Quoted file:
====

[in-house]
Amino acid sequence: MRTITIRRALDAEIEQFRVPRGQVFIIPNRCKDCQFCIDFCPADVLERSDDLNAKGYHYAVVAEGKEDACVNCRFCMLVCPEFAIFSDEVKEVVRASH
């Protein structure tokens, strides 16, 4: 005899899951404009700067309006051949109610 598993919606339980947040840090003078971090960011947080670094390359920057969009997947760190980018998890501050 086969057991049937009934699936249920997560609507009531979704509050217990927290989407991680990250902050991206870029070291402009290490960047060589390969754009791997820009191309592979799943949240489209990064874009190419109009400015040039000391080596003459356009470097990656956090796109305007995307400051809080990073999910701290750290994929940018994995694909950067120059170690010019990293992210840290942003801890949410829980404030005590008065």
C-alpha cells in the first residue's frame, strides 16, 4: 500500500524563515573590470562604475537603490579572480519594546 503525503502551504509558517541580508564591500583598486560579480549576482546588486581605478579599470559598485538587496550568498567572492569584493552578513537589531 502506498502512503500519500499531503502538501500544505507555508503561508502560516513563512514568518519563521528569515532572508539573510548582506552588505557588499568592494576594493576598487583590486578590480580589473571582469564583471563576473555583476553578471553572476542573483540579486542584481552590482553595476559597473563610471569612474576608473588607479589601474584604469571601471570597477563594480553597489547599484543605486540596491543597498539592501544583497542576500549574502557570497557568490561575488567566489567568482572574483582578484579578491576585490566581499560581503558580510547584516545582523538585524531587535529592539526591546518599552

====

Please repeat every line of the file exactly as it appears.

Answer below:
[in-house]
Amino acid sequence: MRTITIRRALDAEIEQFRVPRGQVFIIPNRCKDCQFCIDFCPADVLERSDDLNAKGYHYAVVAEGKEDACVNCRFCMLVCPEFAIFSDEVKEVVRASH
């Protein structure tokens, strides 16, 4: 005899899951404009700067309006051949109610 598993919606339980947040840090003078971090960011947080670094390359920057969009997947760190980018998890501050 086969057991049937009934699936249920997560609507009531979704509050217990927290989407991680990250902050991206870029070291402009290490960047060589390969754009791997820009191309592979799943949240489209990064874009190419109009400015040039000391080596003459356009470097990656956090796109305007995307400051809080990073999910701290750290994929940018994995694909950067120059170690010019990293992210840290942003801890949410829980404030005590008065």
C-alpha cells in the first residue's frame, strides 16, 4: 500500500524563515573590470562604475537603490579572480519594546 503525503502551504509558517541580508564591500583598486560579480549576482546588486581605478579599470559598485538587496550568498567572492569584493552578513537589531 502506498502512503500519500499531503502538501500544505507555508503561508502560516513563512514568518519563521528569515532572508539573510548582506552588505557588499568592494576594493576598487583590486578590480580589473571582469564583471563576473555583476553578471553572476542573483540579486542584481552590482553595476559597473563610471569612474576608473588607479589601474584604469571601471570597477563594480553597489547599484543605486540596491543597498539592501544583497542576500549574502557570497557568490561575488567566489567568482572574483582578484579578491576585490566581499560581503558580510547584516545582523538585524531587535529592539526591546518599552